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Dissociative Identity Disorder - The Ultimate Safety Feature

Dissociation is one my specialty areas. As I have come to understand, it is disconnection; between thoughts, memory, expression, and identity. The ability to dissociate is one that everyone has. In it's mildest form, dissociation is "daydreaming" - an altered state of consciousness in which you are both aware and not, simultaneously.

Dissociation is also the ability to forget painful or traumatic experiences. It is that feeling of "knowing" something happened but not being able to recall specific details. It is the ultimate safety feature keeping us safe from events that are too harsh remember, process, and deal with in real time. When we experience trauma as a child, our brain compartmentalizes the painful experience.

Dissociative Identity Disorder (DID) is dissociation in it's most severe form and is characterized by alternating between multiple identities. A person may feel like one or more voices are trying to take control in their head. Often these identities may have unique names, characteristics, mannerisms and voices. People with DID will experience gaps in memory of every day events, personal information and trauma.

Once called multiple personality disorder, DID has historically been misrepresented by the media. With the release of A&E's docu-series "Many Sides of Jane," depicting the life of multiple and advocate Jane Hart, the general public, for the first time has an accurate view of what DID truly is. It is a brilliant coping skill.

This blog is intended to challenge what you "think" you know about DID. They say knowledge is power.


1. One of the biggest misconceptions is that DID is rare. The truth is that 1.5% of the population has been diagnosed DID or Dissociative Disorder NOS (not otherwise specified, according to the National Institute of Mental Health (NIMH). Just for perspective, 1-2% of the population has red hair.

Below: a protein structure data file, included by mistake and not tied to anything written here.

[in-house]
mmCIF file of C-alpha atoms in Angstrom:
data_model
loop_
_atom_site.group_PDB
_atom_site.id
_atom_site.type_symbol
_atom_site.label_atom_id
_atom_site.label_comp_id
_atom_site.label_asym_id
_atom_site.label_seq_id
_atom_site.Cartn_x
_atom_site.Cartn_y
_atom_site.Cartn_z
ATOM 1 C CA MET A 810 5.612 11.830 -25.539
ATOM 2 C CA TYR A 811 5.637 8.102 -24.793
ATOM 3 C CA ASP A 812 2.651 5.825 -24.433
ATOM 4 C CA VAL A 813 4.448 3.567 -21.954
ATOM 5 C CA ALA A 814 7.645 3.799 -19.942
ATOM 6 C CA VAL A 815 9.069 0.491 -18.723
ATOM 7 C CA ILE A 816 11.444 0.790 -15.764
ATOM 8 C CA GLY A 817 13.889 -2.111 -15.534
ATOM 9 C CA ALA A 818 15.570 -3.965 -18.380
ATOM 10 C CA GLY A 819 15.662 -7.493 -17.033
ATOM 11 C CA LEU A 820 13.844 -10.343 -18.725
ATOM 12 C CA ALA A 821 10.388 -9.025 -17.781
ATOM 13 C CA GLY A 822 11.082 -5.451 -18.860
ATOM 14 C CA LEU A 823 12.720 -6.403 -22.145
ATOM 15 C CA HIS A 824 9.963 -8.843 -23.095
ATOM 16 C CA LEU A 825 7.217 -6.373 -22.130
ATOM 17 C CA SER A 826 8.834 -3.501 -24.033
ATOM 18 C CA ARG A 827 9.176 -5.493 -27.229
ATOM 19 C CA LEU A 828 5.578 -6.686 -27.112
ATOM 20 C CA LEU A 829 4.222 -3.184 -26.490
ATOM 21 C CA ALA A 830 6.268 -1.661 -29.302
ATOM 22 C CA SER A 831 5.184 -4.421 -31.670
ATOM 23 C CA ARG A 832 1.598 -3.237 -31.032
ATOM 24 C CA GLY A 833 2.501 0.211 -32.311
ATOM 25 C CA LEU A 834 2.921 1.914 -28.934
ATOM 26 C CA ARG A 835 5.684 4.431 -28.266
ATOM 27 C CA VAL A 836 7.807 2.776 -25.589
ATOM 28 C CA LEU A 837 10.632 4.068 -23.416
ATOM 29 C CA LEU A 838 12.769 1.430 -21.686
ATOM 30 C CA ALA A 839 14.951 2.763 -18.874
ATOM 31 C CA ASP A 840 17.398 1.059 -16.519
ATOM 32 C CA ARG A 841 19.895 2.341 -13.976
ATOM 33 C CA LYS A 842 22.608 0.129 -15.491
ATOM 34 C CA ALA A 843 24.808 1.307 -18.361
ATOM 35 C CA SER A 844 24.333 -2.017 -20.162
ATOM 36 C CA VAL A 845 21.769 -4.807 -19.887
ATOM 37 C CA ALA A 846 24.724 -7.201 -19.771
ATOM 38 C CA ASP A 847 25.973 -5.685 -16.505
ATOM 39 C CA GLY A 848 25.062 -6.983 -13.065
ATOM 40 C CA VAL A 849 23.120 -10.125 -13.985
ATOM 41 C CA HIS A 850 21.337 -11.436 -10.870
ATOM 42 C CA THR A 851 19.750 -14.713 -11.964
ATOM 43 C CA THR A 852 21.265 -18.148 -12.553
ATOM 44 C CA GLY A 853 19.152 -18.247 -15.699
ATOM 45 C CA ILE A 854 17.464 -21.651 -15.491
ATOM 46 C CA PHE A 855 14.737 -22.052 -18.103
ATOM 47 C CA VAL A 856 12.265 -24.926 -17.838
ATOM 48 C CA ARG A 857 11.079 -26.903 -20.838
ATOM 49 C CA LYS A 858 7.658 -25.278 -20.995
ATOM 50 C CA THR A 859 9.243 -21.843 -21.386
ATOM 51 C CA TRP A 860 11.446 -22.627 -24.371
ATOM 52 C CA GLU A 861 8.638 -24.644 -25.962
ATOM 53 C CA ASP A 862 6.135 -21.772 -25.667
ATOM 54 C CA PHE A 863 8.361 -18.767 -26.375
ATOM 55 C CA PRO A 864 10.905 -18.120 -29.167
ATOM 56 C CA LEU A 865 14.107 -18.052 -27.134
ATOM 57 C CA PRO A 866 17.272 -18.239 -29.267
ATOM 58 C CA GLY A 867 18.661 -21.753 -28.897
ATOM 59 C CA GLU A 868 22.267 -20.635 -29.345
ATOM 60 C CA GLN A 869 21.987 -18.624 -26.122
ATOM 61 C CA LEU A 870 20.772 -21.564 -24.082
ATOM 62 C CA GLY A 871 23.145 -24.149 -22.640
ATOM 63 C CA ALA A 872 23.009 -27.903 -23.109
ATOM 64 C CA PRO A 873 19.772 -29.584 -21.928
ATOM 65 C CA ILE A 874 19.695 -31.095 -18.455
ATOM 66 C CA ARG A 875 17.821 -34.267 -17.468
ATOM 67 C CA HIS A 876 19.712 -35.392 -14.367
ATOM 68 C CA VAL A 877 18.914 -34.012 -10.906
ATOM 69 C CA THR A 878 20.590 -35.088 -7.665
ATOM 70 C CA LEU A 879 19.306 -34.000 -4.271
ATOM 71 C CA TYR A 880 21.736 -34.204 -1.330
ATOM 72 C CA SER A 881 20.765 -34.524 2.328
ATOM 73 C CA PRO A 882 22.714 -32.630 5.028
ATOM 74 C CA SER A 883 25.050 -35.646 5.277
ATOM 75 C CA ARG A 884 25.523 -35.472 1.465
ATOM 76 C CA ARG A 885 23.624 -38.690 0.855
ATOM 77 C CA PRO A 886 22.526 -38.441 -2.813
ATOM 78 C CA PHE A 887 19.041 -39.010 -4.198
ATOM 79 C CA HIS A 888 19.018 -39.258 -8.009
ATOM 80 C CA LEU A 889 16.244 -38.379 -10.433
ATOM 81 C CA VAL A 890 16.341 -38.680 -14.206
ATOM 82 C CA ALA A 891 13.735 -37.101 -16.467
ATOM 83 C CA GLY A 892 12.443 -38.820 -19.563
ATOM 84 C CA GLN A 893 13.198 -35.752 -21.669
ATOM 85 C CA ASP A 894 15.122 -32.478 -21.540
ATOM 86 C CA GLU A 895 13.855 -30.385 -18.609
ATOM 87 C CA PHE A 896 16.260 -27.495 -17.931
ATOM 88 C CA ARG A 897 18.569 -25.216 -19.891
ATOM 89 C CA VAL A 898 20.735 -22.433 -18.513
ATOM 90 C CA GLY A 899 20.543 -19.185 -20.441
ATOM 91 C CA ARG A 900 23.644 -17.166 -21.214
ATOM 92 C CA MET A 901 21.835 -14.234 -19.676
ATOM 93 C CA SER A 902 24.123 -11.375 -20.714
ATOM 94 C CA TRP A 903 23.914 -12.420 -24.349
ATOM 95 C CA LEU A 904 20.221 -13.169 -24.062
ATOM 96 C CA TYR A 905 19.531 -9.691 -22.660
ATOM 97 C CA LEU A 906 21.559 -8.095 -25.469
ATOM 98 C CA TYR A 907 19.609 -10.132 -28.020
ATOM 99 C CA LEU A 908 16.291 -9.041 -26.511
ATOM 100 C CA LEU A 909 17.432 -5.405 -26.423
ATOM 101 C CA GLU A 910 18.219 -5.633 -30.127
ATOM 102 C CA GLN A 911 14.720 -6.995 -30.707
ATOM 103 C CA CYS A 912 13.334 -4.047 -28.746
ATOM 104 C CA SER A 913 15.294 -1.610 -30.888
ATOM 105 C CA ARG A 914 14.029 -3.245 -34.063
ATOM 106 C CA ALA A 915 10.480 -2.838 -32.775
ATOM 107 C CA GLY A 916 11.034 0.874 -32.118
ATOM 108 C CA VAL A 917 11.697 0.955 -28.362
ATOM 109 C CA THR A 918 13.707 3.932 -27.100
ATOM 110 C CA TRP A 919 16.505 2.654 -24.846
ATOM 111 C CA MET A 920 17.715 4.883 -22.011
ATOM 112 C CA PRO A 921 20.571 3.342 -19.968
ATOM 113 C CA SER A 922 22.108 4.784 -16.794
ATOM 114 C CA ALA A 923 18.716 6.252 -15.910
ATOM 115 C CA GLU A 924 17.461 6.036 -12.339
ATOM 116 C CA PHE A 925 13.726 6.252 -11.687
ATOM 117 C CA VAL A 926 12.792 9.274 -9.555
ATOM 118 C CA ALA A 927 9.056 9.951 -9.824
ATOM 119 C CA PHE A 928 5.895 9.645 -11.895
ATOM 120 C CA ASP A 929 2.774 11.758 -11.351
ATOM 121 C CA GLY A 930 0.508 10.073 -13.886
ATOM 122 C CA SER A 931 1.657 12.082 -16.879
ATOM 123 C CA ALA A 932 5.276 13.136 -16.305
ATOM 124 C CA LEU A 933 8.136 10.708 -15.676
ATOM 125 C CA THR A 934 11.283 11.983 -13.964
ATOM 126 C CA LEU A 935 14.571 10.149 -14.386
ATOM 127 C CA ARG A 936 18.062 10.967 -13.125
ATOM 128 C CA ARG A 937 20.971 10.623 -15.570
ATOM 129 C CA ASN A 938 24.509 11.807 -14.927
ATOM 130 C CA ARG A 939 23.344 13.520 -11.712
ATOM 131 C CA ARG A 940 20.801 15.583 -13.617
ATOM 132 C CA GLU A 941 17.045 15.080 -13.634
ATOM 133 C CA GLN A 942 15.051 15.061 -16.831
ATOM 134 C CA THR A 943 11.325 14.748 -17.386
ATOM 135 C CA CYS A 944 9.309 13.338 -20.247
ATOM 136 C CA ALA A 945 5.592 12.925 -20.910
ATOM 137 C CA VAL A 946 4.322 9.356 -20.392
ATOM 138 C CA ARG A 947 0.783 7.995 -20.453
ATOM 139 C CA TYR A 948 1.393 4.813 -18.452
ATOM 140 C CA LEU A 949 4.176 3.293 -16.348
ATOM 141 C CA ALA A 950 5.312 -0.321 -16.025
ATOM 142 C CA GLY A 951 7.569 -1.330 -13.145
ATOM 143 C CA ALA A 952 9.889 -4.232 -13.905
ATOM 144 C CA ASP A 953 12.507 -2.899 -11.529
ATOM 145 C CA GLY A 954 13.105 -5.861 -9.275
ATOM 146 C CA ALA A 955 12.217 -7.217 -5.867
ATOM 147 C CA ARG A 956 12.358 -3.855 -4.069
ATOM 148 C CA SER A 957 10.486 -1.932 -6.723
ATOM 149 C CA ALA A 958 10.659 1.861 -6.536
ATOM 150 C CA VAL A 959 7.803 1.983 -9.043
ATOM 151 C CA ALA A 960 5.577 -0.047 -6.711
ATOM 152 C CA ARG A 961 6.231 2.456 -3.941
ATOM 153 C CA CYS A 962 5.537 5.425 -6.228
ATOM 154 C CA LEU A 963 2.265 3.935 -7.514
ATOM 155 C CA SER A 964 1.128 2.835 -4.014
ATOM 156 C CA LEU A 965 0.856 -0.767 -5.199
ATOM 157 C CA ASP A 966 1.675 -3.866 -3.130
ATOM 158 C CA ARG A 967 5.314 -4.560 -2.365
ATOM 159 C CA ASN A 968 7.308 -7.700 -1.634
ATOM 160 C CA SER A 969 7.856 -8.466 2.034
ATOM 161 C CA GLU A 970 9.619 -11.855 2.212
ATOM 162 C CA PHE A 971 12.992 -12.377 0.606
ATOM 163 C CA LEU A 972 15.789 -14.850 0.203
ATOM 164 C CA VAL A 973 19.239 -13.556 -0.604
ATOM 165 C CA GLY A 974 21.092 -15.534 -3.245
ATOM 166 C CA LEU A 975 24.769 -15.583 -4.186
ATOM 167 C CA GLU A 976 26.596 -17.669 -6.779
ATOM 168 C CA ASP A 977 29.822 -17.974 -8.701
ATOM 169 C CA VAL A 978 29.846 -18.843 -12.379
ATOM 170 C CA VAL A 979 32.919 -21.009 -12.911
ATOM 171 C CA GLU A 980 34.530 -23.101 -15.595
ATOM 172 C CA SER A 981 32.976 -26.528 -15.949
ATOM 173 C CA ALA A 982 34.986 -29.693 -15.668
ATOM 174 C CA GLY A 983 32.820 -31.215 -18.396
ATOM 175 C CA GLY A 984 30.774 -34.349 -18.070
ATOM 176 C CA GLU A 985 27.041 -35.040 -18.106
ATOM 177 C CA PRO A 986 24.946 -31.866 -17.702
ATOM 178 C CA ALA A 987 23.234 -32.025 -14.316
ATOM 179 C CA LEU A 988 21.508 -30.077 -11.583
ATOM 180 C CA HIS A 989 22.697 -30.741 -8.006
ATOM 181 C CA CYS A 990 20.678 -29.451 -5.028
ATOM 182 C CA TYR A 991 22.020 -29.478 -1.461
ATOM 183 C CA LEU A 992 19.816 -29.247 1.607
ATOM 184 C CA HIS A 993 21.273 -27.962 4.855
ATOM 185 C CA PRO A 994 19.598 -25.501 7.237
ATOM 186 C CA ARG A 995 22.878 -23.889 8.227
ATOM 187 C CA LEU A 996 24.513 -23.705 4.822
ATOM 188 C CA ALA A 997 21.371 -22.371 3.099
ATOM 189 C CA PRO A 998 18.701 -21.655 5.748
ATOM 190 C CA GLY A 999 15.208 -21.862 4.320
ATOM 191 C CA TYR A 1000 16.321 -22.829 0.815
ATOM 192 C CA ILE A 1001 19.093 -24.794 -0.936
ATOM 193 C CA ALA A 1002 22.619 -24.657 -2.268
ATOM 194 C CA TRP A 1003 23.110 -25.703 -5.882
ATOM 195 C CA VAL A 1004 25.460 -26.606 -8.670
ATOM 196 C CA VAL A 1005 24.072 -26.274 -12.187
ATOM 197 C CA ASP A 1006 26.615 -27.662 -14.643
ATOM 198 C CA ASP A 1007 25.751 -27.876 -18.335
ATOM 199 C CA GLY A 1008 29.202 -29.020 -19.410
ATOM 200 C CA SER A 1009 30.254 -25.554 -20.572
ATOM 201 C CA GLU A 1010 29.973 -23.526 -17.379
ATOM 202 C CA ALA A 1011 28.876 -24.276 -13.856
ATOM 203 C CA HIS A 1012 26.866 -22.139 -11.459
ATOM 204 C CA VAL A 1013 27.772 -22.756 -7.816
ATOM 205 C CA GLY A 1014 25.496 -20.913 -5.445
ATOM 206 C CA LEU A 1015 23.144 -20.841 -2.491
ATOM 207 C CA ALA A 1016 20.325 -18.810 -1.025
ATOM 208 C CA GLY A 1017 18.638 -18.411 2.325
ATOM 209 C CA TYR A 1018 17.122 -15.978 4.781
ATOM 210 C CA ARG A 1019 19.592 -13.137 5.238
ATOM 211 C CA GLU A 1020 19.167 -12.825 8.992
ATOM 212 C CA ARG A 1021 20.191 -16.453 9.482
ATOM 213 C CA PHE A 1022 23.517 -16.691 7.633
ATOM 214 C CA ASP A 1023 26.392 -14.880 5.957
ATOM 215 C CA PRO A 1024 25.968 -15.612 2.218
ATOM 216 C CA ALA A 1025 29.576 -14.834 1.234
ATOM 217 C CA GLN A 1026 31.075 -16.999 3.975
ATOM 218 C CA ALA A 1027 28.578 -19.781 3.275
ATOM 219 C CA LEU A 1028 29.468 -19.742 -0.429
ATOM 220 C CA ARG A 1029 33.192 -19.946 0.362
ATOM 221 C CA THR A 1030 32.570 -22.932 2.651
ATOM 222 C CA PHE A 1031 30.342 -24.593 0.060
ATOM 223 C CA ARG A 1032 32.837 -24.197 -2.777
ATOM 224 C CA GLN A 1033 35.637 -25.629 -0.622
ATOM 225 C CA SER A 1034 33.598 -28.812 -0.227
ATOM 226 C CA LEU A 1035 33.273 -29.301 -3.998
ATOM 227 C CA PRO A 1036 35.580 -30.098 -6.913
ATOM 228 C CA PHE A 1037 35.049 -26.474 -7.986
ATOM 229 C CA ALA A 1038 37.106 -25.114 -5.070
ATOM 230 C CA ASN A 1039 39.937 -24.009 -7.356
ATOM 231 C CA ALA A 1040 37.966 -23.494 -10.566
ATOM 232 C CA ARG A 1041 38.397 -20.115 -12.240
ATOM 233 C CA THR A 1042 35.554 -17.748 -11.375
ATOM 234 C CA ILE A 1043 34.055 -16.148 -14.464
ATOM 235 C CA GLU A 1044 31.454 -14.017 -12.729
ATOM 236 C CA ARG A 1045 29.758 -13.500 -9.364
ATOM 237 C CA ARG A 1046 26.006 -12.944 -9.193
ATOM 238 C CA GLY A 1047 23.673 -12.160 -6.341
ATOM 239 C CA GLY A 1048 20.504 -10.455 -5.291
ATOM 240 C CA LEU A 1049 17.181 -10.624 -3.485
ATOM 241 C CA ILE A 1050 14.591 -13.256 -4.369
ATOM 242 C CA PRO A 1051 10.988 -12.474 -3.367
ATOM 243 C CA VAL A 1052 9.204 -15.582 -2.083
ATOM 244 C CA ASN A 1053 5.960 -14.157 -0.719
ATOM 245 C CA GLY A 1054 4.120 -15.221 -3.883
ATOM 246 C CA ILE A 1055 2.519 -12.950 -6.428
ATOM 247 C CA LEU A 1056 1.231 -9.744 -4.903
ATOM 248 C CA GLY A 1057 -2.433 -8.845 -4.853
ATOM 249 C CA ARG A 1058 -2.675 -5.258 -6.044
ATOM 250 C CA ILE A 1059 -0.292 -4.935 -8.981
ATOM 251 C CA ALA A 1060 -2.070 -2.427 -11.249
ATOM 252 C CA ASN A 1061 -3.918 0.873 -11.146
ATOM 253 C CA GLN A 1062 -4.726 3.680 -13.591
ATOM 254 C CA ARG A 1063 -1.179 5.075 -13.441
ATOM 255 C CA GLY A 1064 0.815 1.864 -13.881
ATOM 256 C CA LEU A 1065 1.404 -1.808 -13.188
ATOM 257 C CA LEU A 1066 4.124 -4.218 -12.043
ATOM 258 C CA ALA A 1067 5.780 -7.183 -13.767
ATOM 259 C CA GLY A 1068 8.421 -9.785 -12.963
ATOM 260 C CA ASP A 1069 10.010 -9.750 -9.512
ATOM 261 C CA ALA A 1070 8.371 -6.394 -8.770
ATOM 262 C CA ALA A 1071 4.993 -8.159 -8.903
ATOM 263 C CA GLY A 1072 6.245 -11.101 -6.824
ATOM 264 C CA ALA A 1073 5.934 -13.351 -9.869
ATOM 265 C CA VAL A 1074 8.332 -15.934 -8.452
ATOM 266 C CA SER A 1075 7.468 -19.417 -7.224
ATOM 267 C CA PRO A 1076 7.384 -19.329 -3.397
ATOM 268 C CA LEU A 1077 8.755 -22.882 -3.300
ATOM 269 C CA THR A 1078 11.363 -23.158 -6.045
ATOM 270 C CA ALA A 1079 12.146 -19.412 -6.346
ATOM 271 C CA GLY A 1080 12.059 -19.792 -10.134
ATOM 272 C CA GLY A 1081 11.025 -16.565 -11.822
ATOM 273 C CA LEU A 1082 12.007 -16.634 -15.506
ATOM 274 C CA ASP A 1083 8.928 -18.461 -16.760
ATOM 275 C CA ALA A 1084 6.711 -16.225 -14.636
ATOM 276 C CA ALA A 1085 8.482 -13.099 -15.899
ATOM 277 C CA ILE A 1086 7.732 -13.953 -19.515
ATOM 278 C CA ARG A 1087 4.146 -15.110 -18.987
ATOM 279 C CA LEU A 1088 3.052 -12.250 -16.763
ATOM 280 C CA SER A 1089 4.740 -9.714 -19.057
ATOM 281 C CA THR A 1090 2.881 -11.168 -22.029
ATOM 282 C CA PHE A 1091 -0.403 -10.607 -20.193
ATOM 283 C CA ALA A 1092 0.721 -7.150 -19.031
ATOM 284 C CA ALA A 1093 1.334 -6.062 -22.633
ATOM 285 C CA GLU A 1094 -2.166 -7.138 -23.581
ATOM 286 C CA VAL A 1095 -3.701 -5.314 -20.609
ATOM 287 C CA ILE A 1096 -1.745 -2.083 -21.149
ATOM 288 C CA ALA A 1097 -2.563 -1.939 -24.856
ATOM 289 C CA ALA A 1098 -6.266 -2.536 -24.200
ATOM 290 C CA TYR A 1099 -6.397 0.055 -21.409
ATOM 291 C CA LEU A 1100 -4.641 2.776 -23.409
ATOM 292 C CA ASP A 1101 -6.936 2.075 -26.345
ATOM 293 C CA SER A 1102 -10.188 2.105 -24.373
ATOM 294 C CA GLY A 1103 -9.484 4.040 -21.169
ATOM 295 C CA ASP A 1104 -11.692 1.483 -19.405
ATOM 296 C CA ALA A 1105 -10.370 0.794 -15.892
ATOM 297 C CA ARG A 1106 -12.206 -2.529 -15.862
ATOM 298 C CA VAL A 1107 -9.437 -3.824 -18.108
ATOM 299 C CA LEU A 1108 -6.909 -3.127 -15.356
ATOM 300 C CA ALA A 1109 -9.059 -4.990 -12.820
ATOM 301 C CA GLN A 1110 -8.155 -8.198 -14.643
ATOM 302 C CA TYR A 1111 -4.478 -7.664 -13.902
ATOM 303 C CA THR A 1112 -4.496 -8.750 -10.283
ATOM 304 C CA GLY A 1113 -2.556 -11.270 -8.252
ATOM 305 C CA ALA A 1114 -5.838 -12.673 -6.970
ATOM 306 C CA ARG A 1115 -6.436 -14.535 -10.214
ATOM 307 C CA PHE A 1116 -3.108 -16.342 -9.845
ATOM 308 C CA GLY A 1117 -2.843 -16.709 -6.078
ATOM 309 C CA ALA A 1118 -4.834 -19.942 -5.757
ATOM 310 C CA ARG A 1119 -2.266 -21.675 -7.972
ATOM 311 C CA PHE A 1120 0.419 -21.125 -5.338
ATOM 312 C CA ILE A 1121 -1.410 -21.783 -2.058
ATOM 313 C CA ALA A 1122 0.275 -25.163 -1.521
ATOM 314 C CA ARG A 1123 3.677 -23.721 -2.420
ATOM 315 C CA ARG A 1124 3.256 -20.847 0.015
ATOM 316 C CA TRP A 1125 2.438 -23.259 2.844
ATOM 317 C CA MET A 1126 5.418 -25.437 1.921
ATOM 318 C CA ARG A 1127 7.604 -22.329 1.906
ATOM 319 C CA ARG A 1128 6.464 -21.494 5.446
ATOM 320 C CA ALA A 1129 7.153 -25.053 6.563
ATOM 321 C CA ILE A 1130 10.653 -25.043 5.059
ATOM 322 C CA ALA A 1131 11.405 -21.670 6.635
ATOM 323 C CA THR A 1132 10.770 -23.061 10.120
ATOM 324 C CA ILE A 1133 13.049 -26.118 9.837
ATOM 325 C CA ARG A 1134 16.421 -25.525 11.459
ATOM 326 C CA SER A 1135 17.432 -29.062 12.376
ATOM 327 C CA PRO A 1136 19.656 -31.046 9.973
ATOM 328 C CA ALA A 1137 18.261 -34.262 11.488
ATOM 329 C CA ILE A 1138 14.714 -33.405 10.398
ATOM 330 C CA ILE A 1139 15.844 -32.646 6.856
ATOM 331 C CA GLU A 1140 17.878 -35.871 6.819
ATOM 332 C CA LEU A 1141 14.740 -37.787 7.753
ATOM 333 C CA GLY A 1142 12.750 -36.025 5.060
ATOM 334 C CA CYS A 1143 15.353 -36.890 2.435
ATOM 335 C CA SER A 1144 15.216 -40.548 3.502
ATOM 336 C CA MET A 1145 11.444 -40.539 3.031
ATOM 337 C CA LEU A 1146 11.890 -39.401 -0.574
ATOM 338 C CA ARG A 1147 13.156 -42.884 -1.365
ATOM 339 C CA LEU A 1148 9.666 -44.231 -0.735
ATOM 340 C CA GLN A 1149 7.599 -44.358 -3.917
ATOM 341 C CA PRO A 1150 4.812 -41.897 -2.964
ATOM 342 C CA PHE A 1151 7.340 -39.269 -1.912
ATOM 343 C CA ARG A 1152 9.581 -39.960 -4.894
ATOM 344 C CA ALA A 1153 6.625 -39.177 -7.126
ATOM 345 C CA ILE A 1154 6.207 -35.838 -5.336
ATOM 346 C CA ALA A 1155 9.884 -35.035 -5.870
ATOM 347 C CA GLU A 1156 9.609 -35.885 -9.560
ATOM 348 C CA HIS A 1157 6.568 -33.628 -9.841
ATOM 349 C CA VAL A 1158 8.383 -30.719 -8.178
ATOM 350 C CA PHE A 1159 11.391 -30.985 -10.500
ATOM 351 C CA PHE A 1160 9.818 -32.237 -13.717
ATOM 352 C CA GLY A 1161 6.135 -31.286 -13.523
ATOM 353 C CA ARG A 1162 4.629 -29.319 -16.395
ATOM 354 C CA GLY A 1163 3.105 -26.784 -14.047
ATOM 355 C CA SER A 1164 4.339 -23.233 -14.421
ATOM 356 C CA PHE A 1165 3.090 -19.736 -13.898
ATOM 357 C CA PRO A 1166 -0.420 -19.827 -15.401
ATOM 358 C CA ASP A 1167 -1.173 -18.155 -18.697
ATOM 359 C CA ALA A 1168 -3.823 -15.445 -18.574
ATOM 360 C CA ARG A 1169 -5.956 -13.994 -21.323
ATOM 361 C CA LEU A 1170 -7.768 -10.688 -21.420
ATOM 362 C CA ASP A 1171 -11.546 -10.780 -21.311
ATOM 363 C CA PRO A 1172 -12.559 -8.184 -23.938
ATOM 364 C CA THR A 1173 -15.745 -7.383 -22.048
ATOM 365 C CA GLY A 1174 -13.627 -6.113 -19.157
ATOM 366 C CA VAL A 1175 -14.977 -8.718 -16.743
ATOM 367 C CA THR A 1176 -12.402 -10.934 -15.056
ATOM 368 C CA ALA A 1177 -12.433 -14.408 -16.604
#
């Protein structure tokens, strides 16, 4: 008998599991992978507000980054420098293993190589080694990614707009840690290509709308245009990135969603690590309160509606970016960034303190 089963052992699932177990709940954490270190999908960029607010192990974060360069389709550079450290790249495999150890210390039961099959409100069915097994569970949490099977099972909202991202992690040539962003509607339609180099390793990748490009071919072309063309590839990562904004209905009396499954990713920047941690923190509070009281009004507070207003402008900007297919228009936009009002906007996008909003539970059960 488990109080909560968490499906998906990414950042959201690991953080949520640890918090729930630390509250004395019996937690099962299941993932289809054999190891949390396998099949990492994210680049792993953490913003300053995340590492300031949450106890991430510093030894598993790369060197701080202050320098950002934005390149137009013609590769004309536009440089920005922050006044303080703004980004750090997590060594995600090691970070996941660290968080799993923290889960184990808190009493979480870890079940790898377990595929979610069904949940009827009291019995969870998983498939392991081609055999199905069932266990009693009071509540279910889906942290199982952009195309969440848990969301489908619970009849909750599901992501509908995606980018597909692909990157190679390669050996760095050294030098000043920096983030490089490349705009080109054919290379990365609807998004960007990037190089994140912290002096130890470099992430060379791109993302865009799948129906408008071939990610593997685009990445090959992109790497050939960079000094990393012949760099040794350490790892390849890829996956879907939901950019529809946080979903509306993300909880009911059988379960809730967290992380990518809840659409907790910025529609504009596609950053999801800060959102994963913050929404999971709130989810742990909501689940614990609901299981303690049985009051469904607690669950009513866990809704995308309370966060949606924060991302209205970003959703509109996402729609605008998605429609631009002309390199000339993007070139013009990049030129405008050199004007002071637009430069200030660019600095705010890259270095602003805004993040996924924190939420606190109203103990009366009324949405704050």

2. Another misconception is that survivors with DID are dangerous. The media has perpetuated this myth with films such as "Split." Survivors with DID have lived through

horrendous acts of abuse in childhood. The truth is, survivors are no more dangerous than any other individual in general population. It is far more common for survivors with DID to become subjects of re-victimization, rather than victimize. Due to having survived abuse (physical, mental, emotional, and psychological) survivors are more vulnerable to being subject to abuse again.


3. Again, due to media, many individuals believe that "switches" or personality changes are obvious and dramatic, and if they are not then it can't be DID. Only about 5-6% of DID presents overtly; the remaining population has a covert presentation. A majority of survivors with DID have subtle switches, sometimes only detectable to their partner, or therapist.

4. Many individuals use "multiple personality disorder" and "schizophrenia" interchangeably. This is incorrect, and here is why. Schizophrenia is a neuro-degenerative disorder, onset can happen with or without trauma, and there are medications to lessen symptoms. The audio/visual hallucinations seem to stem from an external source for the individual. DID, is dissociative disorder that is developed in early childhood, and there are no medications to assist in treatment. Survivors with DID treat symptoms rather than the disorder.


Let's #stopthestigma together!


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© 2019 Heather M. Scarboro M.Ed., LCMHC, LCASA, NCC